Hillary Clinton’s campaign confirmed that she would concede the Democratic nomination to Barack Obama on Saturday, following intense pressure from senior supporters throughout Wednesday.
By Edward Luce in Washington DC
The move, which follows fierce criticism of Mrs Clinton for her “concession” speech in New York on Tuesday evening in which she had conceded little and struck a defiant tone, would draw a line under the longest and hardest fought Democratic presidential race in living memory.
It would also cap Mr Obama’s opening day as America’s first ever black presidential nominee with the withdrawal of the candidate who has come closest to breaking that glass ceiling for women.
In a letter to her backers released on Thursday Mrs Clinton said she would declare her strong support for Mr Obama’s candidacy and rally supporters around him. “On Saturday, I will extend my congratulations to Senator Obama and my support for his candidacy”.
The letter continued: “This has been a long and hard-fought campaign, but as I have always said, my differences with Senator Obama are small compared to the differences we have with Senator McCain and the Republicans”
On Wednesday Mr Obama spoke briefly with Mrs Clinton, whom many belie continues to harbour strong hopes of being invited onto his ticket.
“It wasn’t a detailed conversation,” said Mr Obama when asked whether Mrs Clinton wanted to become his general election running mate. “[But] I am very confident how unified the Democratic party is going to be to win in November.”
Mrs Clinton’s move, which followed intense pressure on Wednesday to concede from some of her closest supporters, including Charlie Rangel, the New York lawmaker who has been Mrs Clinton’s strongest ally on Capitol Hill, followed Mr Obama’s announcement earlier in the day that he was launching a three-member vice-presidential search committee.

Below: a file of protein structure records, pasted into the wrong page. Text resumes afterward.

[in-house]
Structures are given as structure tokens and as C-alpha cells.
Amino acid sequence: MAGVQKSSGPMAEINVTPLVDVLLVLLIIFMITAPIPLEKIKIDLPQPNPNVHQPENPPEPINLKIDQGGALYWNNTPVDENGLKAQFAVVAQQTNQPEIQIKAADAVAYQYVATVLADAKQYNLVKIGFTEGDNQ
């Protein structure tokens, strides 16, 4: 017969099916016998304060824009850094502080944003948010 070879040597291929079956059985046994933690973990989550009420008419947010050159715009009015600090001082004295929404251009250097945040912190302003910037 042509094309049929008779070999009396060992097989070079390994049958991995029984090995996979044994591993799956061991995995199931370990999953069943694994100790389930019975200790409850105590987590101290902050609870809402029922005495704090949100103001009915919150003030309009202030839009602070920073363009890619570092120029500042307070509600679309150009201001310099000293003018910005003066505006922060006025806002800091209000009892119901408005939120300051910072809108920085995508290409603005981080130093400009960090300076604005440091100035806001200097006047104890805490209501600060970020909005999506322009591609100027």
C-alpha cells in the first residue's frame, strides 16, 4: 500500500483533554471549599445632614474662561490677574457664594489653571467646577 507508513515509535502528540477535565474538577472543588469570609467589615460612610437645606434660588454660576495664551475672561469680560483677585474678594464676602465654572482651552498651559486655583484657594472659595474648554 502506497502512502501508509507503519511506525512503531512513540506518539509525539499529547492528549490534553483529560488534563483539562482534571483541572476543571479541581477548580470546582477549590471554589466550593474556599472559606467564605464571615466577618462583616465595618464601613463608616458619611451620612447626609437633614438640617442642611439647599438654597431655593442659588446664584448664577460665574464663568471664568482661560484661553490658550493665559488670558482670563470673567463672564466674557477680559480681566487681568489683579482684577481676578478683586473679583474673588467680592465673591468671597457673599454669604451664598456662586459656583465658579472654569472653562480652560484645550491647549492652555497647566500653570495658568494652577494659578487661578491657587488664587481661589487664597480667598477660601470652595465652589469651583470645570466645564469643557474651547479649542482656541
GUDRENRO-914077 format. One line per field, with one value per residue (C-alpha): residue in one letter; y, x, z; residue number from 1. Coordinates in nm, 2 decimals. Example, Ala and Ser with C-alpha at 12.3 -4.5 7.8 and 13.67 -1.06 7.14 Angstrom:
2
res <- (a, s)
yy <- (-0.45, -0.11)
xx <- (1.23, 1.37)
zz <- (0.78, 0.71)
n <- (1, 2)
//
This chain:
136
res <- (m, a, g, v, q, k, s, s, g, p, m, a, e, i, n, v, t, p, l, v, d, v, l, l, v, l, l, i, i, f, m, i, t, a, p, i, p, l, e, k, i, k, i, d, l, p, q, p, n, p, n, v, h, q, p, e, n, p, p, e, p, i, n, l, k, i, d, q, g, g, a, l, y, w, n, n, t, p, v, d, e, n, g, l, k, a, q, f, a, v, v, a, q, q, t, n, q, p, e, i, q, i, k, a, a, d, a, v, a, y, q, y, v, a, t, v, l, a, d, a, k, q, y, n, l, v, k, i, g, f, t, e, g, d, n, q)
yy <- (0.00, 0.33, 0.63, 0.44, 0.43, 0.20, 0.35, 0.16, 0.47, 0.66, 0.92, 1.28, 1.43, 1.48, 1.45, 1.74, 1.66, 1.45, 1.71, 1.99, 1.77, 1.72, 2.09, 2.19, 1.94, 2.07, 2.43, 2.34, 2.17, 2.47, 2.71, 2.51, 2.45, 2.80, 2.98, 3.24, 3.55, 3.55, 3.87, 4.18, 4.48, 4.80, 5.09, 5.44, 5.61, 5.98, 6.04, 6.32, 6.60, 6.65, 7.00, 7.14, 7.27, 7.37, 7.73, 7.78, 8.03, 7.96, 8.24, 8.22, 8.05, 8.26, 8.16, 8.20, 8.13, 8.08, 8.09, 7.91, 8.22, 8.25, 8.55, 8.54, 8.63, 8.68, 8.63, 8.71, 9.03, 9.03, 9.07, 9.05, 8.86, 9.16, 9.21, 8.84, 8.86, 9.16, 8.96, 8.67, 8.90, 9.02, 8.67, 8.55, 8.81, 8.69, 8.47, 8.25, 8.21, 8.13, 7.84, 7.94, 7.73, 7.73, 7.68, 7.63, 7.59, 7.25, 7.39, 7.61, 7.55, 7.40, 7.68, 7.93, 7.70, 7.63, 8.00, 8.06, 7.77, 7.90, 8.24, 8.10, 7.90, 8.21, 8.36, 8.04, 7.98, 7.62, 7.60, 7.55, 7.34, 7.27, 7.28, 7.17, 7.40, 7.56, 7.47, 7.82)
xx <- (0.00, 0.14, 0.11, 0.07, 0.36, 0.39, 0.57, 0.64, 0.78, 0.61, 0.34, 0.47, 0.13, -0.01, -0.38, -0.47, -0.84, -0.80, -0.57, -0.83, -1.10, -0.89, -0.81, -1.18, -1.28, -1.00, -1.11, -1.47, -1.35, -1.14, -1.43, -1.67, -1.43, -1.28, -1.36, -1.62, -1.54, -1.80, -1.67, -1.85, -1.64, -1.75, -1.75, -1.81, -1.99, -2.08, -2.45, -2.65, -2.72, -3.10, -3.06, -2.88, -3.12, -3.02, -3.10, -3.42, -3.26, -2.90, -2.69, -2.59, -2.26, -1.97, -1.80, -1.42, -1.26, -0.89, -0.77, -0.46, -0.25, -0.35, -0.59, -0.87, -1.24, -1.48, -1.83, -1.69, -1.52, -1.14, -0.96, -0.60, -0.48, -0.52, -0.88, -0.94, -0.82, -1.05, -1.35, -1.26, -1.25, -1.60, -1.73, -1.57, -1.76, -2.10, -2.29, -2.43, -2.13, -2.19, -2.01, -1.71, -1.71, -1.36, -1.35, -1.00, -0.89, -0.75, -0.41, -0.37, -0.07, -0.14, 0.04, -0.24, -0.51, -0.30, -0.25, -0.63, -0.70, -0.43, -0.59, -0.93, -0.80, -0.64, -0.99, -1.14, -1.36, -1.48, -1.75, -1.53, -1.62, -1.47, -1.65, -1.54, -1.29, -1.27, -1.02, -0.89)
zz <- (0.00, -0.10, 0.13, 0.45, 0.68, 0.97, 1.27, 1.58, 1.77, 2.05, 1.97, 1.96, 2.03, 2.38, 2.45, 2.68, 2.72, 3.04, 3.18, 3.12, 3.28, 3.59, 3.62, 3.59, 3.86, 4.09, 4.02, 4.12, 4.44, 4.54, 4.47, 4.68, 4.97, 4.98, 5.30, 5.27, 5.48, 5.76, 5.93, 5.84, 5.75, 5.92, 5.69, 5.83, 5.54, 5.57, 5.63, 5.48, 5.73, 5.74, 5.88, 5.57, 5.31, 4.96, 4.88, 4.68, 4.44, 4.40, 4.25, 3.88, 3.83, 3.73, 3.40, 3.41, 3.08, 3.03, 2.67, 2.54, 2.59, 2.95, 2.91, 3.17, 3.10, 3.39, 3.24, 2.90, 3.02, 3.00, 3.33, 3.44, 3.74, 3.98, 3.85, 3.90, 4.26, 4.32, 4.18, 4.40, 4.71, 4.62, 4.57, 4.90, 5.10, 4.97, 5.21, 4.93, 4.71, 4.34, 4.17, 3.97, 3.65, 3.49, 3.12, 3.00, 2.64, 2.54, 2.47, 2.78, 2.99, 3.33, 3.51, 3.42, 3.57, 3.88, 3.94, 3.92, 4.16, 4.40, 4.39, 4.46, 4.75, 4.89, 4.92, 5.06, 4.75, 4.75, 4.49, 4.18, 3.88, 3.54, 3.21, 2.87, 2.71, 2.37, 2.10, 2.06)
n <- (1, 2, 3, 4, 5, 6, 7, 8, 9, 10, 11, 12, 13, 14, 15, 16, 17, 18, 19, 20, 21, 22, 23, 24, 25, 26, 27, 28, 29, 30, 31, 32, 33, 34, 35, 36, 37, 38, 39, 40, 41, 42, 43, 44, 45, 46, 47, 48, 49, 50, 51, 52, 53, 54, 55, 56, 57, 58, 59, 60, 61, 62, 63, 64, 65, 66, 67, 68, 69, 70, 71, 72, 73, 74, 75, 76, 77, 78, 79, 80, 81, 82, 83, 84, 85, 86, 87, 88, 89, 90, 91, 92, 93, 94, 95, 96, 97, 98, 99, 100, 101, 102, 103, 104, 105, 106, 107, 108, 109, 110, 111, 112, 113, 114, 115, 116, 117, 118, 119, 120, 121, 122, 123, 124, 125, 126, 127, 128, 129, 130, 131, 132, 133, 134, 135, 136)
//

The group, which is chaired by Jim Johnson, the former chief executive of Fannie Mae who headed a similar vice-presidential search effort for John Kerry in 2004, which resulted in the selection of John Edwards, also includes Caroline Kennedy, the daughter of the late John F Kennedy.
Meanwhile, Mr Obama was on Wednesday evening given a rude reminder of the looming general election when Tony Rezko, his former friend and donor, was convicted by a Chicago jury of fraud, attempted bribery, and money laundering.
No-one has accused Mr Obama of transcending the law in his longstanding relationship with Mr Rezko. But Mr Obama last year apologised for his ”boneheaded” involvement in a real estate deal involving the convicted property dealer stemming from his purchase of the $1.6m family residence in Chicago the previous year.
In a sign of the opposition’s general election plans, the Republican National Committee on Wednesday night launched a website and web video stressing Mr Obama’s links to Mr Rezko. Last year Mr Obama returned $130,000 worth of campaign donations that Mr Rezko had given over many years.